# Upward Löwenheim Skolem

I'm trying to understand the proof of (a version) of the upward Löwenheim Skolem Theorem, which states that given a language $\mathscr{L}$ and a set of $\mathscr{L}$-sentences $\Sigma$ with a countably infinite model $\mathscr{A}$, there also exists an uncountable model of $\Sigma$.

I understand that first one has to enrich the language with uncountably many new constant-symbols $\{c_i|i\in \mathbb{R}\}$ to get a language $\mathscr{L^*}$, and then considers $\Sigma'=\Sigma \cup\{c_i\neq c_j|i\neq j\}$ and shows that it has an uncountable $\mathscr{L}^*$-model by adding new elements $\{a_i|i\in I\}$ to $\mathscr{A}$, proving that this is a $\mathscr{L}^*$model of every finite subset of $\Sigma'$, and hence due to the compactness theorem also a $\mathscr{L}^*$model of $\Sigma'$. Then the restriction of $\Sigma'$ is an $\mathscr{L}$-model of $\Sigma$ with the same cardinality as $\mathscr{A}\cup\{a_i|i\in I\}$, i.e. uncountable.

But I am missing the point where I need that there has to exist a countably infinite model in the first place. Why can't it just be finite?

Your reproduction of the proof is a bit off, which is why you're confused.

You're not supposed to add new elements to the model in the step where you consider the finite subsets of $\Sigma'$. The point here is that the original $\mathscr A$ can be a model of every finite subset of $\Sigma'$, without adding new individuals, because it has enough elements already to assign meanings to the $c_i$ constants such that sufficiently many of them are different. But this step only works because $\mathscr A$ is infinite; if it were finite there might not be space to make sufficiently many of the $c_i$s map to different different elements.

After you have done this, you know that $\Sigma'$ is consistent (by compactness), and the completeness theorem now gives you a new model for the entire $\Sigma'$. In this new model all the $c_i$s are different, so it must have at least the same cardinality as $I$.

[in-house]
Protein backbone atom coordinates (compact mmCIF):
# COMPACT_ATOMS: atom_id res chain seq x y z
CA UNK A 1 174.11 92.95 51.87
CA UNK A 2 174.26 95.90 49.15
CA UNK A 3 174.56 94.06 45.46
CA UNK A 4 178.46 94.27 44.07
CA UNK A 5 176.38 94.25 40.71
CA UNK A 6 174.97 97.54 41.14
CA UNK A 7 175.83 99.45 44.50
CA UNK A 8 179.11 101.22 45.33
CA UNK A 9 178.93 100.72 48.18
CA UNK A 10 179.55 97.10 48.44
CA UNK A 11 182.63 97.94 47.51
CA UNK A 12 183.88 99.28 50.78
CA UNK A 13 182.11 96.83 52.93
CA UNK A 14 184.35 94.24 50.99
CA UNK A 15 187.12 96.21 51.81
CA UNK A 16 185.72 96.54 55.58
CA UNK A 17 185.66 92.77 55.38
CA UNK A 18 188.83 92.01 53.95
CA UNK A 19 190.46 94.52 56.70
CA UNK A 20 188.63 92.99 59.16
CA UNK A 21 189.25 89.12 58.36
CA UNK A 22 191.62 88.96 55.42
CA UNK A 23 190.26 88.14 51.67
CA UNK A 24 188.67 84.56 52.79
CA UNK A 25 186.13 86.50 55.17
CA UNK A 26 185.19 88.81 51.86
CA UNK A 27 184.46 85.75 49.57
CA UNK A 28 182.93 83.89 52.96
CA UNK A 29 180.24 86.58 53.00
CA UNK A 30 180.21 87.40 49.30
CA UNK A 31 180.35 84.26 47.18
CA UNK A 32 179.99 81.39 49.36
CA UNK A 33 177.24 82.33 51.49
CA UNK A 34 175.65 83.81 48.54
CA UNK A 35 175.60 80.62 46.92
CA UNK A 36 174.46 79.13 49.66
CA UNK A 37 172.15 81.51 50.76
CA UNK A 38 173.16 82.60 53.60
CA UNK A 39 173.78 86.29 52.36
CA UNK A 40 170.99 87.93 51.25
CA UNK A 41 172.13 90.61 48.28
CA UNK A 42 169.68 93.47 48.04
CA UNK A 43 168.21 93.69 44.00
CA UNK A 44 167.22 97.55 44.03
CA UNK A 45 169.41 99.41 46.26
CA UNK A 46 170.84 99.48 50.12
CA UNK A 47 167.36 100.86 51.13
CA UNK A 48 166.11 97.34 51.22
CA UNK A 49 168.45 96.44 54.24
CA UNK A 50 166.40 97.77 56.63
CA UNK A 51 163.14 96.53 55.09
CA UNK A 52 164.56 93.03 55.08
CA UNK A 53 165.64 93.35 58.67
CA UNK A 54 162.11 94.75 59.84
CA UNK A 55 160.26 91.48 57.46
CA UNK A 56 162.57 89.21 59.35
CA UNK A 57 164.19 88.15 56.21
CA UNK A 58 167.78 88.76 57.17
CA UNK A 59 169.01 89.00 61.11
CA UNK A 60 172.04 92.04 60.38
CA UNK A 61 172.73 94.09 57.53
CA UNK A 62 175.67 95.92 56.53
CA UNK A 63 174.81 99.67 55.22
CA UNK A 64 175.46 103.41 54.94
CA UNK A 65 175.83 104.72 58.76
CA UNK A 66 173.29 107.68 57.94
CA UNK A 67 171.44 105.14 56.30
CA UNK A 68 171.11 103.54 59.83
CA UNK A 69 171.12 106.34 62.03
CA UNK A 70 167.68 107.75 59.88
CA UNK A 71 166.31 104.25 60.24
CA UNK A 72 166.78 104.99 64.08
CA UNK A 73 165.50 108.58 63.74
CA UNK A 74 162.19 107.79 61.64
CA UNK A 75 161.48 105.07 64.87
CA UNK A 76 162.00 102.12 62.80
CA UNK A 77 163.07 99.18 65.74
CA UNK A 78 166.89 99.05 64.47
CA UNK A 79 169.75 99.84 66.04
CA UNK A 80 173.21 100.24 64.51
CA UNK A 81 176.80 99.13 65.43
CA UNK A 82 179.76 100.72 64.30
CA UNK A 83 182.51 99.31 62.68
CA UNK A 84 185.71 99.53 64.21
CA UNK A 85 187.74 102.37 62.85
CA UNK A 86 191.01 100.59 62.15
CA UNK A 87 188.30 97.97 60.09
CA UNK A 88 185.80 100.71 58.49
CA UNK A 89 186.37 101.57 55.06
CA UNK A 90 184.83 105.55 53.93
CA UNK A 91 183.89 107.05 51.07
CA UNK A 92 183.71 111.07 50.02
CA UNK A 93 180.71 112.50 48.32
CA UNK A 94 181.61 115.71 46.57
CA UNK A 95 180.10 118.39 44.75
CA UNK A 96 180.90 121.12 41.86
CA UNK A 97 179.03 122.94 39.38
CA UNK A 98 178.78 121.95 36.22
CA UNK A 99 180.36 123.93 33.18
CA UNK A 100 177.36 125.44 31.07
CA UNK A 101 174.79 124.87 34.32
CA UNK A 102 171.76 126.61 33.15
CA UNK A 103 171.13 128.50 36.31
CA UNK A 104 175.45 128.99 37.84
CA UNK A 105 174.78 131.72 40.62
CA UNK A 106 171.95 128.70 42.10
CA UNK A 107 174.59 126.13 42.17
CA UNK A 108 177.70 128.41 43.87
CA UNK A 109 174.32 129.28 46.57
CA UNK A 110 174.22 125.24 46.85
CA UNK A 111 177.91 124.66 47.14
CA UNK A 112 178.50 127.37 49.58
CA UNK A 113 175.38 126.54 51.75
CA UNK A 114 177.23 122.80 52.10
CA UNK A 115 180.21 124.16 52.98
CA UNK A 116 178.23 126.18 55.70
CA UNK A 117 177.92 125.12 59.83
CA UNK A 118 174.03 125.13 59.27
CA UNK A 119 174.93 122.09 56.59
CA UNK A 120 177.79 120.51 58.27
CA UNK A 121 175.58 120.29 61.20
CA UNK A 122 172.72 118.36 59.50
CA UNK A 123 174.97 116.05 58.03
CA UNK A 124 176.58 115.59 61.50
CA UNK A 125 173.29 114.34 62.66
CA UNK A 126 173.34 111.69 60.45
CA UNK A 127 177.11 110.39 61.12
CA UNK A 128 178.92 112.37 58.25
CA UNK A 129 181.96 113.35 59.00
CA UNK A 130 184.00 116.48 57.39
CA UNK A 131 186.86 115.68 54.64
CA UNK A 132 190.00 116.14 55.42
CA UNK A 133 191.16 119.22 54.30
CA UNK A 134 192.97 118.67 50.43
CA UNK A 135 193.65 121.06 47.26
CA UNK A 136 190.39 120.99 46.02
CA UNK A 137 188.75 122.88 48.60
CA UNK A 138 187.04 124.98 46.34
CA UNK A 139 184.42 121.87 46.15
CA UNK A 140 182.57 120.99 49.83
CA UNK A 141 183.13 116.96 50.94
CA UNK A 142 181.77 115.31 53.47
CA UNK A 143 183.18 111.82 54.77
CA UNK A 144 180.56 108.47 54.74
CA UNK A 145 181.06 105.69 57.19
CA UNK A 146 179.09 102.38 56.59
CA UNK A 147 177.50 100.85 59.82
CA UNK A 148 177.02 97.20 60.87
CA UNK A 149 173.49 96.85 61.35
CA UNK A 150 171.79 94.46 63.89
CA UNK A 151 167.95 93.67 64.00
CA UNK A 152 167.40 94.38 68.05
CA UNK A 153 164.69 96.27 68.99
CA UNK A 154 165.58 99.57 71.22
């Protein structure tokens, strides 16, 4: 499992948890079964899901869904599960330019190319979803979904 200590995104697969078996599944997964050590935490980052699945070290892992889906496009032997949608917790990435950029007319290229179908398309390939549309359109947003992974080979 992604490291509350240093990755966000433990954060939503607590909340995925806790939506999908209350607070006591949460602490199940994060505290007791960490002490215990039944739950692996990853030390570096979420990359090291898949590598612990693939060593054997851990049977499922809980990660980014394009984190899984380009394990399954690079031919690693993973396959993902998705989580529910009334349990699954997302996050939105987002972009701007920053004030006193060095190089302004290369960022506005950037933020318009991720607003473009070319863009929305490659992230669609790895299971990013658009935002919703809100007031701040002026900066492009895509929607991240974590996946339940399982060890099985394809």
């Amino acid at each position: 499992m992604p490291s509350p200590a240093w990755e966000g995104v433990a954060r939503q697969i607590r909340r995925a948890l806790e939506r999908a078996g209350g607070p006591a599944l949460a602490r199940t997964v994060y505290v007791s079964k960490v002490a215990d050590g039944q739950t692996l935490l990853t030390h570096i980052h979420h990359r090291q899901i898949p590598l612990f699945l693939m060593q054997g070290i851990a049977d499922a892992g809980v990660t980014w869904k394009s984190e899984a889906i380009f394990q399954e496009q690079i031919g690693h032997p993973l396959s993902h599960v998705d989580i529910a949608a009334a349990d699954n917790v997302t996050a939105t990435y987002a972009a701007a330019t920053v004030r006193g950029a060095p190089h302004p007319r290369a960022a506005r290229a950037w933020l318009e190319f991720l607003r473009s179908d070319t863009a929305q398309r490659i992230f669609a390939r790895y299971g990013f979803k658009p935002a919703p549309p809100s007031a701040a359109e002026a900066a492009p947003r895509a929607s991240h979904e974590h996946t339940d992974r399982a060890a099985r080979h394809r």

(And then you may need to use the downwards Löwenheim-Skolem theorem to cut your new model down to size exactly $|I|$).

And now you should also be able to see why the hypothesis can be weakened from "$\Sigma$ has an infinite model" to "for every finite $n$, $\Sigma$ has a model of cardinality at least $n$".

• As a secondary issue: Can one map different constant-symbols to the same individual? And regarding your main point: So I need at least as many different individuals in $\mathscr{A}$ as there are different $c_i$'s appearing in each finite subset of $\Sigma'$ for $\mathscr{A}$ to be a model of said subset? – azureai Jan 17 '16 at 14:13
• @see: (1) There is nothing in the definition of "structure" that prevents two different constant letters from having the same interpretation. This possibility is necessary for the completeness theorem to hold. For example, the theory $\{\forall x\forall y(x=y)\}$ in the language $\{c_1,c_2\}$ is consistent (having more constants that are not mentioned in any axiom doesn't make it easier to derive a contradiction, because a variable can do anything that such a constant does in a proof), but it can only have a model if $c_1$ and $c_2$ are allowed to be interpreted as the same element. – hmakholm left over Monica Jan 17 '16 at 14:23
• @see: (2) Yes, that is a good way to think of it. It is not strictly true, in that for some finite subsets of $\Sigma'$ you can get away with fewer elements than that. For example if you consider the subset $$\{c_1\ne c_2, c_3\ne c_4, \ldots, c_{2n-1}\ne c_{2n} \}$$ then having two elements is enough. – hmakholm left over Monica Jan 17 '16 at 14:26
• Got it. Thank you very much. – azureai Jan 17 '16 at 14:48

Consider the sentence $\forall x \forall y.x = y$. The only models of this sentence have exactly one element, so the upward Löwenheim-Skolem theorem must fail for the set comprising just this sentence. The proof breaks down because $c_1 \neq c_2$ is not satisfiable in any model of this sentence.